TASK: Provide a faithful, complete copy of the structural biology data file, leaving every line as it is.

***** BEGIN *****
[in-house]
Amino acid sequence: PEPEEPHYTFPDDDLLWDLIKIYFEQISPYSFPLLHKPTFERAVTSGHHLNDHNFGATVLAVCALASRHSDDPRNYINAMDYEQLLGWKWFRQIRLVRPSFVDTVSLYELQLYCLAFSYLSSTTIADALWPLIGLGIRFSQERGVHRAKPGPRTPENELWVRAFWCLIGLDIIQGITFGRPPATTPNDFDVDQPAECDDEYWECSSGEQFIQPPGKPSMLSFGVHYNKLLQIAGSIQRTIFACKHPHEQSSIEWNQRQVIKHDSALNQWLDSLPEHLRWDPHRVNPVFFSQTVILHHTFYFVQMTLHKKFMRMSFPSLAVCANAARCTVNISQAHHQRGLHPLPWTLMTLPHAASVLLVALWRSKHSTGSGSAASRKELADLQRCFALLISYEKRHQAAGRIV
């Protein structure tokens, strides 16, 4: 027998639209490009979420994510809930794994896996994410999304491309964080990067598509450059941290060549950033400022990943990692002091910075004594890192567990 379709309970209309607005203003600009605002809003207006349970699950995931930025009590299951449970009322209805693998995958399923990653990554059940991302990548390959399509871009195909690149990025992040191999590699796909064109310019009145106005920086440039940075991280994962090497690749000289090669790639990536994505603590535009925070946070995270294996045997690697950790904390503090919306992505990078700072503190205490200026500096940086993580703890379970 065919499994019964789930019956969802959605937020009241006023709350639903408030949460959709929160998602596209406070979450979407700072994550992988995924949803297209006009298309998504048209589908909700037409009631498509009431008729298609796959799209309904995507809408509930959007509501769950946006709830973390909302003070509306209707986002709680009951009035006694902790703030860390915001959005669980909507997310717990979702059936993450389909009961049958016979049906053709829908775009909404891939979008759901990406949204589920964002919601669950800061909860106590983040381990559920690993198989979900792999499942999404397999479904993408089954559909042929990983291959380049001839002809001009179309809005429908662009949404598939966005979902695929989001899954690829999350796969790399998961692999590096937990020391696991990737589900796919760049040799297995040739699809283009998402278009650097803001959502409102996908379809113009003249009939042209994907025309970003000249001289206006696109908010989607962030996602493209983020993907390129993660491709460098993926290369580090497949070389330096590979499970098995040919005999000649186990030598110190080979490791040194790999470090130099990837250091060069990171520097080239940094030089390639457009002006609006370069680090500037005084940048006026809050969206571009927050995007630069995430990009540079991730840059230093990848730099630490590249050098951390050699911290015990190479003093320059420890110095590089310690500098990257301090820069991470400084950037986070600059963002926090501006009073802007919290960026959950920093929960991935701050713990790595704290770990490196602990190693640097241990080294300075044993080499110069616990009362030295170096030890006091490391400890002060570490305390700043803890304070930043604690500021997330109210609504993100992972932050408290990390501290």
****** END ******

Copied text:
[in-house]
Amino acid sequence: PEPEEPHYTFPDDDLLWDLIKIYFEQISPYSFPLLHKPTFERAVTSGHHLNDHNFGATVLAVCALASRHSDDPRNYINAMDYEQLLGWKWFRQIRLVRPSFVDTVSLYELQLYCLAFSYLSSTTIADALWPLIGLGIRFSQERGVHRAKPGPRTPENELWVRAFWCLIGLDIIQGITFGRPPATTPNDFDVDQPAECDDEYWECSSGEQFIQPPGKPSMLSFGVHYNKLLQIAGSIQRTIFACKHPHEQSSIEWNQRQVIKHDSALNQWLDSLPEHLRWDPHRVNPVFFSQTVILHHTFYFVQMTLHKKFMRMSFPSLAVCANAARCTVNISQAHHQRGLHPLPWTLMTLPHAASVLLVALWRSKHSTGSGSAASRKELADLQRCFALLISYEKRHQAAGRIV
């Protein structure tokens, strides 16, 4: 027998639209490009979420994510809930794994896996994410999304491309964080990067598509450059941290060549950033400022990943990692002091910075004594890192567990 379709309970209309607005203003600009605002809003207006349970699950995931930025009590299951449970009322209805693998995958399923990653990554059940991302990548390959399509871009195909690149990025992040191999590699796909064109310019009145106005920086440039940075991280994962090497690749000289090669790639990536994505603590535009925070946070995270294996045997690697950790904390503090919306992505990078700072503190205490200026500096940086993580703890379970 065919499994019964789930019956969802959605937020009241006023709350639903408030949460959709929160998602596209406070979450979407700072994550992988995924949803297209006009298309998504048209589908909700037409009631498509009431008729298609796959799209309904995507809408509930959007509501769950946006709830973390909302003070509306209707986002709680009951009035006694902790703030860390915001959005669980909507997310717990979702059936993450389909009961049958016979049906053709829908775009909404891939979008759901990406949204589920964002919601669950800061909860106590983040381990559920690993198989979900792999499942999404397999479904993408089954559909042929990983291959380049001839002809001009179309809005429908662009949404598939966005979902695929989001899954690829999350796969790399998961692999590096937990020391696991990737589900796919760049040799297995040739699809283009998402278009650097803001959502409102996908379809113009003249009939042209994907025309970003000249001289206006696109908010989607962030996602493209983020993907390129993660491709460098993926290369580090497949070389330096590979499970098995040919005999000649186990030598110190080979490791040194790999470090130099990837250091060069990171520097080239940094030089390639457009002006609006370069680090500037005084940048006026809050969206571009927050995007630069995430990009540079991730840059230093990848730099630490590249050098951390050699911290015990190479003093320059420890110095590089310690500098990257301090820069991470400084950037986070600059963002926090501006009073802007919290960026959950920093929960991935701050713990790595704290770990490196602990190693640097241990080294300075044993080499110069616990009362030295170096030890006091490391400890002060570490305390700043803890304070930043604690500021997330109210609504993100992972932050408290990390501290």